Sam Bankman-Fried can’t shut up. His ‘word salad’ answers were almost 75% longer on average than his 3 FTX lieutenants’
Sam Bankman-Fried, the former CEO of the now-bankrupt crypto exchange FTX, likes to talk. He likes to talk to the media. He likes to talk on social media. And he likes to talk to attorneys, even while on trial for seven counts of fraud.
On Friday, in a widely anticipated appearance on the witness stand, the former crypto mogul finally gave his version of FTX’s sudden collapse—and it was a mouthful. In the weekend interlude before Bankman-Fried takes to the stand on Monday to finish his direct testimony, Fortune dug into the court transcripts to quantify how much “word salad” he produced.
The answer? Unsurprising, a lot more words per response than Caroline Ellison, Gary Wang, and Nishad Singh—the three key lieutenants who testified against Bankman-Fried before he took to the stand in one last Hail Mary to rescue his foundering defense.
Bankman-Fried—by the numbers
“The witness has what I’ll simply call an interesting way of responding to questions,” Judge Lewis Kaplan, who’s presiding over the trial, said of Bankman-Fried during a dry run of his testimony the day before the former crypto mogul appeared in front of the jury.
And when Bankman-Fried did appear in front of the jury on Friday, Kaplan’s patience often wore thin. He repeatedly exhorted the former FTX CEO to stop pitter-pattering around friendly questions from his very own lawyer. “Mr. Bankman-Fried, that’s a ‘yes’ or a ‘no,’” Kaplan said at one point to the defendant, noticeably exasperated.
Kaplan was right to be frustrated. Bankman-Fried’s answers during direct examination on Friday had 73% more words on average than the answers of his three lieutenants during their direct examinations, according to an analysis by Fortune.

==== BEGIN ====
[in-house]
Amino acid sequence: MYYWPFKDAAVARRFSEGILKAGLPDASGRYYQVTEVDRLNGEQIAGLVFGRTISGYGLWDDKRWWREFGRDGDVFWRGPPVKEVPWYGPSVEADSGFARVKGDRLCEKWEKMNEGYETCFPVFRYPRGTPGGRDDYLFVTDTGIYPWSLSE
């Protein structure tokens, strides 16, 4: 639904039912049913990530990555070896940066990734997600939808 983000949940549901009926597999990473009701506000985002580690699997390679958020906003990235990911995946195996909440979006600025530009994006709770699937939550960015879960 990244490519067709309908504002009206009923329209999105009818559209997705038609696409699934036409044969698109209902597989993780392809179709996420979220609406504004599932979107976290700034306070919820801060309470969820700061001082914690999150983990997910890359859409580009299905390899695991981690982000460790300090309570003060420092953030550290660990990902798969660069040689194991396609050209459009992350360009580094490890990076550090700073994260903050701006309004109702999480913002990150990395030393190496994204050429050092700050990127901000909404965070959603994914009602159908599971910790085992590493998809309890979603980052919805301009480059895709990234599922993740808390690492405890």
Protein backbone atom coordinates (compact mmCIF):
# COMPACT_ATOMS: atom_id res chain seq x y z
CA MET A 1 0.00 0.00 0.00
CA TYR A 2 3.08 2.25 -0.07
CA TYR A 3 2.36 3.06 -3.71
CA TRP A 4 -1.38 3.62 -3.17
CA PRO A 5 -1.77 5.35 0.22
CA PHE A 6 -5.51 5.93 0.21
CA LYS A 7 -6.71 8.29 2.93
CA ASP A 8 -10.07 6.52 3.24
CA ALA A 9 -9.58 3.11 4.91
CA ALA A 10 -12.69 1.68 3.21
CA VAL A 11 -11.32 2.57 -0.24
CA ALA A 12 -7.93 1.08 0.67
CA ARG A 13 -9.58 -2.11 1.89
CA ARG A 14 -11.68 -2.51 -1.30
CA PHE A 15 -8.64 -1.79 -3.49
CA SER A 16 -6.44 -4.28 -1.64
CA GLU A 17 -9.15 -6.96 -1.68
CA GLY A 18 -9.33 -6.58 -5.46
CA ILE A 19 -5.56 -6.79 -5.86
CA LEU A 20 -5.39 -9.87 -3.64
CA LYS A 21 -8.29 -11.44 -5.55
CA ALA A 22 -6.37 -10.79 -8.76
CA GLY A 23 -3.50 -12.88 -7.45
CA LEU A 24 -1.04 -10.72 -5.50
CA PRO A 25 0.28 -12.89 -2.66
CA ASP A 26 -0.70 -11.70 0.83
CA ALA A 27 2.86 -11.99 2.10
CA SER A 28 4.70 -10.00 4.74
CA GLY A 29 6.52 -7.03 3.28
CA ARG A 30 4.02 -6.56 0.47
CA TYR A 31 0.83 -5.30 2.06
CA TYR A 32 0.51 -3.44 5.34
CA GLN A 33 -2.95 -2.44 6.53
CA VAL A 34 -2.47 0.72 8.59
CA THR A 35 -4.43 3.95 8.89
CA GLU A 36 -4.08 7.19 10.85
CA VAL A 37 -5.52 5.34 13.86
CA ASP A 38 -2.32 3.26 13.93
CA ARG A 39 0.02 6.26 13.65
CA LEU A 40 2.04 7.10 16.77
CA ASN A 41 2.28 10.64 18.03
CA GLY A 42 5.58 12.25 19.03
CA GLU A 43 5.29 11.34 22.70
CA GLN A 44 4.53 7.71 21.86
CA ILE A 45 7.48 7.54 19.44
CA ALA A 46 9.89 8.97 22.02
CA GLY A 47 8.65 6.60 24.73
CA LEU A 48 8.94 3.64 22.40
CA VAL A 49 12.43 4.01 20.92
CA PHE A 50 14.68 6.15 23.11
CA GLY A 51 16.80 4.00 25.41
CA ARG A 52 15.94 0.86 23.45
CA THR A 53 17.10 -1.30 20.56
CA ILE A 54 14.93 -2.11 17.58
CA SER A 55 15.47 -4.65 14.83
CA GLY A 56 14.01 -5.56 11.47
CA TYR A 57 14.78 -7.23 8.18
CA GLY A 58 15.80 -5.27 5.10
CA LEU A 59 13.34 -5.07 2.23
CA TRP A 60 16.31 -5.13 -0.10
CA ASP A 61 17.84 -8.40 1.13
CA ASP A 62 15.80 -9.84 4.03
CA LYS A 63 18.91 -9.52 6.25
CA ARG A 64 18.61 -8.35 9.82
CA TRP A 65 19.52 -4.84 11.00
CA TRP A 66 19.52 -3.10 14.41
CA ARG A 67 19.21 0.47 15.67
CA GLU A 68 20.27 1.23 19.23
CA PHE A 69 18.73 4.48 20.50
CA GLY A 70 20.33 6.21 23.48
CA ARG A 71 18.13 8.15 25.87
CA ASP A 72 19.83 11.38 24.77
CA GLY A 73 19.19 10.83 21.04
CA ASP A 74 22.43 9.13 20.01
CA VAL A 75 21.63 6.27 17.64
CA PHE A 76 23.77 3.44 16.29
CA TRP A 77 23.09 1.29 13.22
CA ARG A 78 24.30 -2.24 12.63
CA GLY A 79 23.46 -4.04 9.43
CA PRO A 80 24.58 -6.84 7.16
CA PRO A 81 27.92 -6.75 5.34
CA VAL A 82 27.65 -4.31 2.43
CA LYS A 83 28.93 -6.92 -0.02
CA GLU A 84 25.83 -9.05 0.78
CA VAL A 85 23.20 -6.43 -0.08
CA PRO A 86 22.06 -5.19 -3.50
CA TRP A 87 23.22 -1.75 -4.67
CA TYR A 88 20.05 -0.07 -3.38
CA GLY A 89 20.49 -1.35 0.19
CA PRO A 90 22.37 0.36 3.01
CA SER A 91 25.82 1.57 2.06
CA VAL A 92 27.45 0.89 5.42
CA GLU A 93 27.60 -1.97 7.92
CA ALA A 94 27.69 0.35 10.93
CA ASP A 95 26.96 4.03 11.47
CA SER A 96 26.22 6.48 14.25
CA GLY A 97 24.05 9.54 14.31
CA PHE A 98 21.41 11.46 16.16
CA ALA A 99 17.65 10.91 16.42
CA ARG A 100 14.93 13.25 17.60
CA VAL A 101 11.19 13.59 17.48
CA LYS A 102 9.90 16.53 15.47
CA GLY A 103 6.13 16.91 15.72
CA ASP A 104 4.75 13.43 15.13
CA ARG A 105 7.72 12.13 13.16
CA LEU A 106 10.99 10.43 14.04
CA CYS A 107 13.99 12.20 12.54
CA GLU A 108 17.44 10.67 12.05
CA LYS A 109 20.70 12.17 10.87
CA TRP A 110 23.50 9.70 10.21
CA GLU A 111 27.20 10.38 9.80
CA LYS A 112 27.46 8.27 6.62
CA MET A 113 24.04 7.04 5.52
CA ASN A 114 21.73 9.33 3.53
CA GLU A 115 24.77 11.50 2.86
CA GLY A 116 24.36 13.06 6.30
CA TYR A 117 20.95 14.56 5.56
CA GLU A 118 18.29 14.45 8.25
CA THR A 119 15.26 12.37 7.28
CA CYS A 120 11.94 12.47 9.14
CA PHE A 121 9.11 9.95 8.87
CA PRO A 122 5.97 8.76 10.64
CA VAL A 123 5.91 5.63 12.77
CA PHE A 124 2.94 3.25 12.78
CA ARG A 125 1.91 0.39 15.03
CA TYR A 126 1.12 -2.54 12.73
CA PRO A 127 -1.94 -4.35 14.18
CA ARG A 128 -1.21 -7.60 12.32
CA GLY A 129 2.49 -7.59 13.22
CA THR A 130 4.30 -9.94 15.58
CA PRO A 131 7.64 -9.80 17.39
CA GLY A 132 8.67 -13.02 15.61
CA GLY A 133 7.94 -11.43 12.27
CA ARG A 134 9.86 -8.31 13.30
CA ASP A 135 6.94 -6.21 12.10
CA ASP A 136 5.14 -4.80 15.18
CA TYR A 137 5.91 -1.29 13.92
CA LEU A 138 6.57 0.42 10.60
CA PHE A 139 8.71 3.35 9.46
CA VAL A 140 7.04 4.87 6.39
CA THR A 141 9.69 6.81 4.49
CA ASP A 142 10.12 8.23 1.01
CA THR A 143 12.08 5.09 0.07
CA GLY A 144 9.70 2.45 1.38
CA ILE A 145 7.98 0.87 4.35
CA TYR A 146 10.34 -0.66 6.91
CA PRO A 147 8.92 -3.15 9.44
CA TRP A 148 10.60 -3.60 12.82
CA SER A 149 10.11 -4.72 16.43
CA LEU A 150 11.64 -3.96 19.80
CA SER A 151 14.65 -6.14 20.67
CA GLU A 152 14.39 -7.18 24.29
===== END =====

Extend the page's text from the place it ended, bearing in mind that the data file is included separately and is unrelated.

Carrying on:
In aggregate, Ellison, Wang, and Singh averaged about 16 words in response to questions from prosecutors. Bankman-Fried blurted out almost 28 to his lawyer, Mark Cohen, while on the stand. Singh, the former head of engineering at FTX, was the second-most verbose of the four, notching almost 20 words per answer, and Wang, the former CTO who has a reputation for being tight-lipped, was the least, at about 12 words.
The medians of each witnesses’ word count fell along similar lines, but interestingly, Ellison, the former CEO of the crypto hedge fund attached at the hip to FTX, slightly surpassed Bankman-Fried. She uttered 12 words per answer to his 11.
Medians help control for outliers, but in the case of who’s being the most longwinded, the outliers, or the longest responses, stand out.
Predictably, Bankman-Fried’s longest answer per word count was a small essay: a 424-word response to a simple question from Cohen, his lawyer: “Can you tell us about it?”
Cohen was asking the former FTX CEO to explain the crypto exchange’s “risk engine,” or the mechanism to stop the fallout from customers’ risky bets affecting others on the exchange. Bankman-Fried proceeded to talk about how a trillion-dollar mistake allegedly led to the introduction of a key piece of code that prosecutors argue was partly responsible for letting Alameda Research, the crypto hedge fund that Ellison fronted, withdraw billions in customer funds.
The closest response in length to Bankman-Fried’s was from Wang, which clocked in at much more modest 159 words. Singh was aware of his verbosity. “I’m sorry. This answer is long,” he said in response to a prosecutor’s question about Bankman-Fried’s involvement with Alameda.
And Ellison’s longest answer was her most emotional. Answering a question from prosecutor Danielle Sassoon about her mood swings in the week of FTX’s collapse, Ellison broke down: “I mean, yeah. To be clear, that was overall the worst week of my life. I had a lot of mood swings during that week and a lot of different feelings. But one of the feelings I had was an overwhelming feeling of relief because, as I said, this had been something that I had been dreading for so long…”
After continuing to describe the sense of relief she felt as FTX crumbled amid accelerating customer withdrawals, she concluded: “I obviously felt indescribably bad about all of the people that were harmed and the people that lost their money, the employees that lost their jobs, people that trusted us that we had betrayed.”